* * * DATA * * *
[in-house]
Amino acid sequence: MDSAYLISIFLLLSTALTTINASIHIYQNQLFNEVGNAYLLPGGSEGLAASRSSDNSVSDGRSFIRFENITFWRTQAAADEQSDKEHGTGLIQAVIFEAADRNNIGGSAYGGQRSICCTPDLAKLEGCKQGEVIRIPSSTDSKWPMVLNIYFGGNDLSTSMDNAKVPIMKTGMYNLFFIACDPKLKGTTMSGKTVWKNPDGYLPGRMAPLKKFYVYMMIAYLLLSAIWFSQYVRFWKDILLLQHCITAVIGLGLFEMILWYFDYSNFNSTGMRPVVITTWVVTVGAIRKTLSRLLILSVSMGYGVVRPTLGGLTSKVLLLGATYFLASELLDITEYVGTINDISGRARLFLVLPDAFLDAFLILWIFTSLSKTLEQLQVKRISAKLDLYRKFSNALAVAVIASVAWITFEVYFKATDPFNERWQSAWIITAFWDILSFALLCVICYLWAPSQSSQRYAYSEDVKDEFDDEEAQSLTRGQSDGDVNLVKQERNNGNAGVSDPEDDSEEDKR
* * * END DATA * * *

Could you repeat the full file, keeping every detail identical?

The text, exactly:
[in-house]
Amino acid sequence: MDSAYLISIFLLLSTALTTINASIHIYQNQLFNEVGNAYLLPGGSEGLAASRSSDNSVSDGRSFIRFENITFWRTQAAADEQSDKEHGTGLIQAVIFEAADRNNIGGSAYGGQRSICCTPDLAKLEGCKQGEVIRIPSSTDSKWPMVLNIYFGGNDLSTSMDNAKVPIMKTGMYNLFFIACDPKLKGTTMSGKTVWKNPDGYLPGRMAPLKKFYVYMMIAYLLLSAIWFSQYVRFWKDILLLQHCITAVIGLGLFEMILWYFDYSNFNSTGMRPVVITTWVVTVGAIRKTLSRLLILSVSMGYGVVRPTLGGLTSKVLLLGATYFLASELLDITEYVGTINDISGRARLFLVLPDAFLDAFLILWIFTSLSKTLEQLQVKRISAKLDLYRKFSNALAVAVIASVAWITFEVYFKATDPFNERWQSAWIITAFWDILSFALLCVICYLWAPSQSSQRYAYSEDVKDEFDDEEAQSLTRGQSDGDVNLVKQERNNGNAGVSDPEDDSEEDKR